The development team requested no departures for the preferred option, while one was requested in alternate massing options.
Overall, the board was very supportive of the plaza and the massing required to provide it, but it was not supportive of the present depiction of that vision. This is a prominent corner with two other prominent plazas, board members stated, one that is very successful and the other that is not, and some of the elements of the current proposal make it seem very similar to the unsuccessful plaza.
The board unanimously supported the preferred taller option of the project, but it was not supportive of its secondary and tertiary mass elements, such as balconies and some of the other small moves. There was general concern and lack of clarity, according to the board, in the relationship between the project’s concept, the arts and culture gateway and the presence of the unique monorail condition to all the secondary massing elements. In addition, the board wanted more resolution of the roof concept and mechanical elements, especially since they will be visible from the Space Needle.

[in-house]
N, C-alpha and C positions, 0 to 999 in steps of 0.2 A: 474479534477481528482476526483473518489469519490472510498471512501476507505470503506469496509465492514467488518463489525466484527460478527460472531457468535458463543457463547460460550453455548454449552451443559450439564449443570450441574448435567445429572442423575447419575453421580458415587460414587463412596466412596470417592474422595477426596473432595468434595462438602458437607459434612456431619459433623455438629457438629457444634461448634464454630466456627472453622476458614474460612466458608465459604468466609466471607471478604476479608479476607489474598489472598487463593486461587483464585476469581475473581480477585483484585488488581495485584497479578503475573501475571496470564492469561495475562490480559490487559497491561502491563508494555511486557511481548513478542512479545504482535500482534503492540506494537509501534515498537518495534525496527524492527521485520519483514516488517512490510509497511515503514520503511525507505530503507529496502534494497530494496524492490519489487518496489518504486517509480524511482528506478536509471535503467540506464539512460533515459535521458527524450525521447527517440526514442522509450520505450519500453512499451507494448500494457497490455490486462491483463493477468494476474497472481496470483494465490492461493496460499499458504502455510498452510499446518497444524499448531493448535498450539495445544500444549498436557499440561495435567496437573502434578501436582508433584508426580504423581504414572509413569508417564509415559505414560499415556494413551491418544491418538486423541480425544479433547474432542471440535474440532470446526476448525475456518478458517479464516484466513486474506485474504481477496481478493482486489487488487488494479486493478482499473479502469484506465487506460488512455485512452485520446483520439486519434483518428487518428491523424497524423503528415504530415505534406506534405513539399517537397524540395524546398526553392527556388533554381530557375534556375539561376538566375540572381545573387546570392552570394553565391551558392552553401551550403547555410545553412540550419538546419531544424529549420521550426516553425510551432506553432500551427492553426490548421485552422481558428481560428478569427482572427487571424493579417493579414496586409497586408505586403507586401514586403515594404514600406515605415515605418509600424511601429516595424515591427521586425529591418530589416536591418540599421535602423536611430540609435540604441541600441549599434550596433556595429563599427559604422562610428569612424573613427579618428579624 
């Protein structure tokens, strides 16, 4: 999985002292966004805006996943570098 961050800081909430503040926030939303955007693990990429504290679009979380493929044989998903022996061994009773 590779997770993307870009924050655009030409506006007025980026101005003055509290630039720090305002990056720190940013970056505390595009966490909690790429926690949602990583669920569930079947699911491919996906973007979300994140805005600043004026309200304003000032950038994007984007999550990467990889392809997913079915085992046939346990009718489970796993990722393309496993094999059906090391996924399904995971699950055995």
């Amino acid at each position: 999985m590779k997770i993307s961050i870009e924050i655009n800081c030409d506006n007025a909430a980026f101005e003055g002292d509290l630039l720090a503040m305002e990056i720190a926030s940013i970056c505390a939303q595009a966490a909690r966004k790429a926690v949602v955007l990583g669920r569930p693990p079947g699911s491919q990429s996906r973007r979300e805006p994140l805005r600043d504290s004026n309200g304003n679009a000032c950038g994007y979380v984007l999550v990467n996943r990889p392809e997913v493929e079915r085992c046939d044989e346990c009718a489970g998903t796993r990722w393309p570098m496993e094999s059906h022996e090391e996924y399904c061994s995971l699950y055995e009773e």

The tower and podium relationship was not very clear to the board. In its current iteration, the podium has a glass volume, but how that massing element relates to the tower was not too clear. The board gave guidance that it expects to see a stronger relationship between podium and tower and recommend that the applicant considers the city’s tall building guidelines, as well.
“When you get into the tall building territory, we’re looking a little bit more differentiation in the relationship between what’s happening on the podium, the ground plane or the base of the building, [and] what’s happening in the tower,” said Stephen Porter, a development representative on the board.
The concept thus far works, members of the board unanimously agreed, and they believe the project is generally going in the right direction. However, the board saw enough opportunity for final development of massing and EDG elements to bring it back for a second design guidance meeting.
The project, located at 508 Denny Way, is in the heart of Uptown, one of Seattle’s oldest neighborhoods. Dating to the 1800s, the World’s Fair of 1962 established the district, and Seattle, as a center of urban activity and performing arts. Uptown is anchored by Seattle Center, one of the largest educational, arts, tourism and entertainment hubs in the city, with architectural feats such as the Museum of Pop Culture adding vibrancy to the neighborhood. It is with this in mind that the Design Review Board took careful steps to shape this iconic neighborhood, and the designers’ responses will seek to seamlessly incorporate a new, modern residential building into the neighborhood’s eclectic architectural style.